September 21, 2016 - On the morning of Monday, Sept. 19, a discharge of untreated sewage was discovered on a section of the Geddes Avenue project (http://www.a2gov.org/news/pages/article.aspx?i=308). Raw sewage from a broken and then clogged sewer pipe sent sewage into the excavation for a retaining wall. Since Monday, the city has determined that the actions of a motorist who broke through numerous barriers may have contributed to the sewer line break. The city is investigating information provided by a resident of the area who reportedly observed the incident.
On Monday morning, the construction contractor arrived on site and turned on the pumps that normally keep the pit free of groundwater. In this case, however, doing so also unknowingly moved sewage from the excavation into the Huron River. Later investigation revealed that sewage had overflowed the excavation into the river. Once the city inspector realized what was going on, the pumps were shut down.
The city does not know the exact amount of sewage that was released, though estimates that it was no more than 600,000 gallons. The small area of land where the sewage overflow ran into the river was treated with lime to inactivate the organic material, and city staff quickly alerted the Michigan Department of Environmental Quality and city parks and recreation, which, in turn, suspended Geddes Pond stillwater paddles and the Argo-Gallup canoe trips.
The Huron River was flowing at approximately 170 cubic feet per second on Sept. 20, equivalent to 110 million gallons per day. Therefore, a 600,000 gallon discharge over 36 hours would constitute less than half a percent of the flow of the river. City staff and the Washtenaw County Health Department continue to monitor the river for bacteria; tests have, so far, indicated no threat to human health.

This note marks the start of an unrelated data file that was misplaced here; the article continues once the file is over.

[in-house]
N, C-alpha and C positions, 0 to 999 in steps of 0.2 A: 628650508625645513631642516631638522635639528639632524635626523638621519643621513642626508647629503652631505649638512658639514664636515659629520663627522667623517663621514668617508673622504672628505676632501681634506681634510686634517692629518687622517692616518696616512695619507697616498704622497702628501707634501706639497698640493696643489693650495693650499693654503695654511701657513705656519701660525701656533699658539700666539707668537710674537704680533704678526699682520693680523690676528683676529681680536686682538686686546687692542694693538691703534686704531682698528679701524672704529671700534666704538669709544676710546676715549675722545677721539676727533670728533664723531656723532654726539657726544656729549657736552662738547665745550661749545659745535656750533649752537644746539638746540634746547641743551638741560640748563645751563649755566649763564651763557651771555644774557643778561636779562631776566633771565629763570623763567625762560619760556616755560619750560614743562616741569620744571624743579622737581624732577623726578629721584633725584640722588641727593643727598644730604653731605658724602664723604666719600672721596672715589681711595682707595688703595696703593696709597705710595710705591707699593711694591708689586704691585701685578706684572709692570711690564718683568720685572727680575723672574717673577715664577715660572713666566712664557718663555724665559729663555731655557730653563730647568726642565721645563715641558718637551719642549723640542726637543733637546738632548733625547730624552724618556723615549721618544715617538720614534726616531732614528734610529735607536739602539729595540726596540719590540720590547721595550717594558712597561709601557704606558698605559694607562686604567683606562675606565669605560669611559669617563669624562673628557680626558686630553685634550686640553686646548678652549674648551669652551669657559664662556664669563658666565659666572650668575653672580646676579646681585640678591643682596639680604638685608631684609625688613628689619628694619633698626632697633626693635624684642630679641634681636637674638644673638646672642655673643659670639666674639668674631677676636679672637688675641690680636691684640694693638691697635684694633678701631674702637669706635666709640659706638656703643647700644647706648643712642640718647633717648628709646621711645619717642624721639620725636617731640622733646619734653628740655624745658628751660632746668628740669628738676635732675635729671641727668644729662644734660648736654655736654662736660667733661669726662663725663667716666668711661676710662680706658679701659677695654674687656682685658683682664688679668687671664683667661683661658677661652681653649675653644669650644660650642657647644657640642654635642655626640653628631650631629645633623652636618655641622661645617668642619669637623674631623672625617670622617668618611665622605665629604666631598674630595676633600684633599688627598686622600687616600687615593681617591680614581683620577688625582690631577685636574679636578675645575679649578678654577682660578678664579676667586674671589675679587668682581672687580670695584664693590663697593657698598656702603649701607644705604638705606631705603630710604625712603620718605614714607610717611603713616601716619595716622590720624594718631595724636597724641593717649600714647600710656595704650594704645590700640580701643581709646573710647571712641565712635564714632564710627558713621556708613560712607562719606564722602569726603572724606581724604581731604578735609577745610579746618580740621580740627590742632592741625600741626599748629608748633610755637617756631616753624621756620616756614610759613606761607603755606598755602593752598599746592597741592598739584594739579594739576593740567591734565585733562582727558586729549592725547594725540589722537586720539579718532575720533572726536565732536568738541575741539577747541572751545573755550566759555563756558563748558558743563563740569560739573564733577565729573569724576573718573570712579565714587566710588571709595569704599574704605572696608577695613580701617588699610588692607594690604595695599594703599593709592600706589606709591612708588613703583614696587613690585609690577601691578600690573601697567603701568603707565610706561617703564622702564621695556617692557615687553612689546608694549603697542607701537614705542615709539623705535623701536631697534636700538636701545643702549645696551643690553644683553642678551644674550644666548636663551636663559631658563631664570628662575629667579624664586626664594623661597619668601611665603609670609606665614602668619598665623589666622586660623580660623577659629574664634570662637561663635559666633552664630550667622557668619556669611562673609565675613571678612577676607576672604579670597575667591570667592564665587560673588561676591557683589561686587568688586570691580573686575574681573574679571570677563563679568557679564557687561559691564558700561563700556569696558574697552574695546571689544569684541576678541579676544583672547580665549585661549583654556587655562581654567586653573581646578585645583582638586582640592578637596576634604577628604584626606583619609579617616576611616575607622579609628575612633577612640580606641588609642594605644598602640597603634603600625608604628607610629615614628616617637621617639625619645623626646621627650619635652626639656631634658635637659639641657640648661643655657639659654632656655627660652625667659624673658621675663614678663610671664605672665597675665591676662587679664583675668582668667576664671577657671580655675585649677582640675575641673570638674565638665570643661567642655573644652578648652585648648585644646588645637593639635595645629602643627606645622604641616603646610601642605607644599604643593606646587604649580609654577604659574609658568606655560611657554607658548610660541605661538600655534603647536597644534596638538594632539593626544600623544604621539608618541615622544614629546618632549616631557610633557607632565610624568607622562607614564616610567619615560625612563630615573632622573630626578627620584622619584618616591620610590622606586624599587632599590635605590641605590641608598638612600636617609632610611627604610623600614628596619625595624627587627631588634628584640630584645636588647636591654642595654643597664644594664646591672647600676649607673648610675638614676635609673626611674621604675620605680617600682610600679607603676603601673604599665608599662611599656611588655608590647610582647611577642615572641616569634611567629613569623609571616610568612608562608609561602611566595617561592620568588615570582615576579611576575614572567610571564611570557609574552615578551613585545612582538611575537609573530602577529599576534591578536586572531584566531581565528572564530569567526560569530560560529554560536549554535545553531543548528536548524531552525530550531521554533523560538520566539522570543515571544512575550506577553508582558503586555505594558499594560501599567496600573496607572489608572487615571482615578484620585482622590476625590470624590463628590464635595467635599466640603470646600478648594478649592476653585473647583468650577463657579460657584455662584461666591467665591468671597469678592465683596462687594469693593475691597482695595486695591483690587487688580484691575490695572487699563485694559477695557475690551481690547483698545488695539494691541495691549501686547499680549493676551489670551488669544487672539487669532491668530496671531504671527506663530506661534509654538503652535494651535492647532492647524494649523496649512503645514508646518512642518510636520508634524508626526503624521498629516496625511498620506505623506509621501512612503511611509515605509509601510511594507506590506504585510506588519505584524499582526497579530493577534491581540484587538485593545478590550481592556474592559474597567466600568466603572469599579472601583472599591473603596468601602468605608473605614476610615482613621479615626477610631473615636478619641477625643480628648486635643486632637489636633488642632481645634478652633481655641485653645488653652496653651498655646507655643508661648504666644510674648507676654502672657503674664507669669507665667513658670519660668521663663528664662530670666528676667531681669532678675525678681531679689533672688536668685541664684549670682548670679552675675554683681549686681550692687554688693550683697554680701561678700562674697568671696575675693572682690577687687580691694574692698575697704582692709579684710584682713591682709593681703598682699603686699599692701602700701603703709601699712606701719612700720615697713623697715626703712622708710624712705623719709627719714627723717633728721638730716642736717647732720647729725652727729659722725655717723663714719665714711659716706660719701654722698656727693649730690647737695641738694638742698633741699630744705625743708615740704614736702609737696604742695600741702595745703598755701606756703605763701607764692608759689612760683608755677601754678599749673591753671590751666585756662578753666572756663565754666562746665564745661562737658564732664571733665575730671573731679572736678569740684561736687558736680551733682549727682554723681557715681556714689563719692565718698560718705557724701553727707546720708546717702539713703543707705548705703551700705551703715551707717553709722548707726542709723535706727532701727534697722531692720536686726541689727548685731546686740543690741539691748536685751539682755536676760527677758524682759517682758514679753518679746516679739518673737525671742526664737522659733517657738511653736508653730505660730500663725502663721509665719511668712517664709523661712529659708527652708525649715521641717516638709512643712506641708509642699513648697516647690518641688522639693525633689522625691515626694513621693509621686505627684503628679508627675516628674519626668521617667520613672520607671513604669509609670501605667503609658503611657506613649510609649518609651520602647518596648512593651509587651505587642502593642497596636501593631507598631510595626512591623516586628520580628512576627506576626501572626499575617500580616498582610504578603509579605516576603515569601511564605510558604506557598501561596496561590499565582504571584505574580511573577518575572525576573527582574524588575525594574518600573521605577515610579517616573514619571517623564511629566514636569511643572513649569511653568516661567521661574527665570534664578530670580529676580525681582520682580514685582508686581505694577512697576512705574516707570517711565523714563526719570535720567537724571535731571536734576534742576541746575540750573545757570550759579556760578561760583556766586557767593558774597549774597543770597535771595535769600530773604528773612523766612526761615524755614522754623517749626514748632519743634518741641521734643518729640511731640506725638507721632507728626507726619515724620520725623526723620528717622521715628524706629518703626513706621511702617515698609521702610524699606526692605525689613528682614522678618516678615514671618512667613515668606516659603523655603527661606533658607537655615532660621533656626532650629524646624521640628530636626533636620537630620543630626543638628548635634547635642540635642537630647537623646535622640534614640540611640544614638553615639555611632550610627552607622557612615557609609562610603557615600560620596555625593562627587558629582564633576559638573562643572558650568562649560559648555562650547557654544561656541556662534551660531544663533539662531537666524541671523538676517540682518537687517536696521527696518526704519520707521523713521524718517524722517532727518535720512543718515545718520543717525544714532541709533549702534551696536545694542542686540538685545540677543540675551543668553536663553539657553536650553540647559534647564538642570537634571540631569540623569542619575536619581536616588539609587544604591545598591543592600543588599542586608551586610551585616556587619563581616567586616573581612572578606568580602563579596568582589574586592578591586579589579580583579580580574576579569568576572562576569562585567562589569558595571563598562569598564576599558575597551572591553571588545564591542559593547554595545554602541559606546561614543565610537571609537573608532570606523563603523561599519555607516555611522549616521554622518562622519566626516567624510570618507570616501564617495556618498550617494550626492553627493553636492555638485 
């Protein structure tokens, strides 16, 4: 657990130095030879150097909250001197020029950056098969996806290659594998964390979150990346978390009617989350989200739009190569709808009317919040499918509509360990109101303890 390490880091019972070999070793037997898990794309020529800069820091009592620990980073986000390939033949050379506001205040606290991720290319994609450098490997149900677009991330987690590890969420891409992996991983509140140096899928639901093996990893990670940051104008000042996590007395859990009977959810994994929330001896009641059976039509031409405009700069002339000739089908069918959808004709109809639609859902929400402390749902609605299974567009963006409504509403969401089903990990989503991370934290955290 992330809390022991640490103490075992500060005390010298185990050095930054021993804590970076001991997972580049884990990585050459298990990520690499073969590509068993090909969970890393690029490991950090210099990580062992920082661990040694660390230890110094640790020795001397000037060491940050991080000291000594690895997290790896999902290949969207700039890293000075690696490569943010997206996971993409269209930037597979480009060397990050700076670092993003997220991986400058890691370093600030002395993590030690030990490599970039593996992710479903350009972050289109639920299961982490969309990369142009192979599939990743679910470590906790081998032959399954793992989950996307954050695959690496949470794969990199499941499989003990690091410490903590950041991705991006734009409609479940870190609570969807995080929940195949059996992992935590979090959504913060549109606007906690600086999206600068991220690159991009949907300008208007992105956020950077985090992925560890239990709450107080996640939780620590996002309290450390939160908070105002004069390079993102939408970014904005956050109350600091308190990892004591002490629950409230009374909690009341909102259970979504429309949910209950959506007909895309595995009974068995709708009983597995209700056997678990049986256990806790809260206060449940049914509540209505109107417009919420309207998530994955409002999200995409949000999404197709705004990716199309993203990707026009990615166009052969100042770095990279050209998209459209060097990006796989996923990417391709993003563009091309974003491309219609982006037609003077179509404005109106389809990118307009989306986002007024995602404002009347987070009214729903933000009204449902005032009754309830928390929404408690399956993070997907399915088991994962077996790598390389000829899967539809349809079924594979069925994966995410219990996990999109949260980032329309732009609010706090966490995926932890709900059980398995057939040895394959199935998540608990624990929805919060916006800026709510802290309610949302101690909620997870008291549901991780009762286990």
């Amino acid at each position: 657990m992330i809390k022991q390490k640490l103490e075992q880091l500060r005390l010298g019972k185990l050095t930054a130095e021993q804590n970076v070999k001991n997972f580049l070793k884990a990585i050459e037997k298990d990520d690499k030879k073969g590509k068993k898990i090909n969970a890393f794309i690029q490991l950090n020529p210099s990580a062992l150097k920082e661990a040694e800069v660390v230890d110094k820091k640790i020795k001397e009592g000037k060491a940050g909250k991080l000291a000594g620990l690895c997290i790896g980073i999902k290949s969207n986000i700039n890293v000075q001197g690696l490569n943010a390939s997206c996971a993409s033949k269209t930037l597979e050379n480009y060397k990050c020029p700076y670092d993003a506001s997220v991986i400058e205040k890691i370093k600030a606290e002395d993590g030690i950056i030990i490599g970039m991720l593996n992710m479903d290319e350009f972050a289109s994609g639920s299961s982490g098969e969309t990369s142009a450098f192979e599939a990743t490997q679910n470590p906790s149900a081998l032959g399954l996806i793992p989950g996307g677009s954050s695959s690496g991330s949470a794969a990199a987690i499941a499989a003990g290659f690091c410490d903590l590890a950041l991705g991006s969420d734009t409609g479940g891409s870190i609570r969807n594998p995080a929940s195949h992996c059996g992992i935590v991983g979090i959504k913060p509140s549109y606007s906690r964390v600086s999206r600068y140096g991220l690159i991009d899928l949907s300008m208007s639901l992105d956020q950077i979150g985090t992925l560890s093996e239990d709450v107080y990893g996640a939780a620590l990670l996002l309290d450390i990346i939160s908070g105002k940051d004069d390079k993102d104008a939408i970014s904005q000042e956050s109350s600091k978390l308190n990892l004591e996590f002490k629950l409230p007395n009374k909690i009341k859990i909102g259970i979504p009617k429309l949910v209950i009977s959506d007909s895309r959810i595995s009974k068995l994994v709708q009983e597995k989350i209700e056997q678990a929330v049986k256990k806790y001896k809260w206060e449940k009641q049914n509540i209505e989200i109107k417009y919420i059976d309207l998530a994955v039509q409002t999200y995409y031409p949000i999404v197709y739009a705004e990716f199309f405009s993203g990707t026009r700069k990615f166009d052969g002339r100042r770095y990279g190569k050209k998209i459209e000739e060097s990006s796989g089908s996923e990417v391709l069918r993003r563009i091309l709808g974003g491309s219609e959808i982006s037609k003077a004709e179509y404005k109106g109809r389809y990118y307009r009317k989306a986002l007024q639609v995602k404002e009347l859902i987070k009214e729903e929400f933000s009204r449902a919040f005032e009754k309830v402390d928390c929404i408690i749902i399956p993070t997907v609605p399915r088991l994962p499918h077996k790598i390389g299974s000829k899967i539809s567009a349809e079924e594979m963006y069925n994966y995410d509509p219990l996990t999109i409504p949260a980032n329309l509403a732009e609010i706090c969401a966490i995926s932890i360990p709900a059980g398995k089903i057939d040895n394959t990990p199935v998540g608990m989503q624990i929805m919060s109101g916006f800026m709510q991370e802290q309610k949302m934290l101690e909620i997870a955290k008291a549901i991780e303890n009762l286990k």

At no time was this overflow event a threat to the city's drinking water, as there are no communities downstream of the plant that withdraws water from the Huron River for drinking purposes. The city intends to resume all recreation on the river as of 10 a.m. Thursday, Sept. 22.
The city is often asked why these discharges aren't detectable outside of sight or odor. The wastewater treatment plant is not able to detect such flows because they make up such a very small part of the overall flow into the plant. In addition, significant rainfall can make flows into the plant fluctuate.
In response to the event, city staff acted as quickly as possible with the information available and met all regulatory reporting requirements. After a review of events, the city has identified improvements to be implemented, both at construction sites and in communications practices, should future sanitary sewer overflow events occur. These improvements are to include enhanced internal training regarding construction site release protocols as well as expanded notifications. Additional notifications are not required by MDEQ and may lack the detail available in later releases, but in doing so, the city would aim to give the community peace of mind that everything possible is being done to keep the public informed.
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